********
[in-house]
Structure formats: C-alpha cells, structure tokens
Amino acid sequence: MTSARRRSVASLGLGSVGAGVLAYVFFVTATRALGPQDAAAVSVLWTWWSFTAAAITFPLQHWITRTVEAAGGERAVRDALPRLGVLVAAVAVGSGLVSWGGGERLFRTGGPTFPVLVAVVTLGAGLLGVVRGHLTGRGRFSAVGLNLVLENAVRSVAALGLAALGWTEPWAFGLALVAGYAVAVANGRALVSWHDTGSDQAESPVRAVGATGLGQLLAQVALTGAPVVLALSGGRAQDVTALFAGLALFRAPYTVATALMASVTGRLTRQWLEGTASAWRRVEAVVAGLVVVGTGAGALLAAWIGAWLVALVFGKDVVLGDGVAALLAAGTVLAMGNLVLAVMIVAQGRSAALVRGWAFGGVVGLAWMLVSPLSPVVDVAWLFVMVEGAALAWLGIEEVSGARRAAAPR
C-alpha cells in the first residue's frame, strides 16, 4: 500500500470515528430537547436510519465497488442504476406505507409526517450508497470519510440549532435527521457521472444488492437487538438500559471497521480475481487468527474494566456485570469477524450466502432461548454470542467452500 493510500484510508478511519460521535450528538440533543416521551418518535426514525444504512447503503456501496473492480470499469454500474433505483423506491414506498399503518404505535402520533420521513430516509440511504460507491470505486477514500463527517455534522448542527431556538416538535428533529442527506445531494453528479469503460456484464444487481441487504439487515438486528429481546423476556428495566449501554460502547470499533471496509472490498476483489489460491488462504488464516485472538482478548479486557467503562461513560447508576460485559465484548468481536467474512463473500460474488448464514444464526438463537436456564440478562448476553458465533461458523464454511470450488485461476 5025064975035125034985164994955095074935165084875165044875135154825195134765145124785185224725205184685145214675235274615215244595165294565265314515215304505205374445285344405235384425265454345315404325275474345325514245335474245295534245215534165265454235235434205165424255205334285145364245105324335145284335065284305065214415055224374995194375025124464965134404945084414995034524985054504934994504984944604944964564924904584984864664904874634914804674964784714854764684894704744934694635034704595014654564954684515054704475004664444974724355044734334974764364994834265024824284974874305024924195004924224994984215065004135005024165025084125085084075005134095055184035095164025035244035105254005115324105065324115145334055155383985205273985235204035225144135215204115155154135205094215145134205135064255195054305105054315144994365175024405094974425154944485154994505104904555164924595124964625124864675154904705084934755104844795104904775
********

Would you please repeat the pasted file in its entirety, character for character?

[in-house]
Structure formats: C-alpha cells, structure tokens
Amino acid sequence: MTSARRRSVASLGLGSVGAGVLAYVFFVTATRALGPQDAAAVSVLWTWWSFTAAAITFPLQHWITRTVEAAGGERAVRDALPRLGVLVAAVAVGSGLVSWGGGERLFRTGGPTFPVLVAVVTLGAGLLGVVRGHLTGRGRFSAVGLNLVLENAVRSVAALGLAALGWTEPWAFGLALVAGYAVAVANGRALVSWHDTGSDQAESPVRAVGATGLGQLLAQVALTGAPVVLALSGGRAQDVTALFAGLALFRAPYTVATALMASVTGRLTRQWLEGTASAWRRVEAVVAGLVVVGTGAGALLAAWIGAWLVALVFGKDVVLGDGVAALLAAGTVLAMGNLVLAVMIVAQGRSAALVRGWAFGGVVGLAWMLVSPLSPVVDVAWLFVMVEGAALAWLGIEEVSGARRAAAPR
C-alpha cells in the first residue's frame, strides 16, 4: 500500500470515528430537547436510519465497488442504476406505507409526517450508497470519510440549532435527521457521472444488492437487538438500559471497521480475481487468527474494566456485570469477524450466502432461548454470542467452500 493510500484510508478511519460521535450528538440533543416521551418518535426514525444504512447503503456501496473492480470499469454500474433505483423506491414506498399503518404505535402520533420521513430516509440511504460507491470505486477514500463527517455534522448542527431556538416538535428533529442527506445531494453528479469503460456484464444487481441487504439487515438486528429481546423476556428495566449501554460502547470499533471496509472490498476483489489460491488462504488464516485472538482478548479486557467503562461513560447508576460485559465484548468481536467474512463473500460474488448464514444464526438463537436456564440478562448476553458465533461458523464454511470450488485461476 5025064975035125034985164994955095074935165084875165044875135154825195134765145124785185224725205184685145214675235274615215244595165294565265314515215304505205374445285344405235384425265454345315404325275474345325514245335474245295534245215534165265454235235434205165424255205334285145364245105324335145284335065284305065214415055224374995194375025124464965134404945084414995034524985054504934994504984944604944964564924904584984864664904874634914804674964784714854764684894704744934694635034704595014654564954684515054704475004664444974724355044734334974764364994834265024824284974874305024924195004924224994984215065004135005024165025084125085084075005134095055184035095164025035244035105254005115324105065324115145334055155383985205273985235204035225144135215204115155154135205094215145134205135064255195054305105054315144994365175024405094974425154944485154994505104904555164924595124964625124864675154904705084934755104844795104904775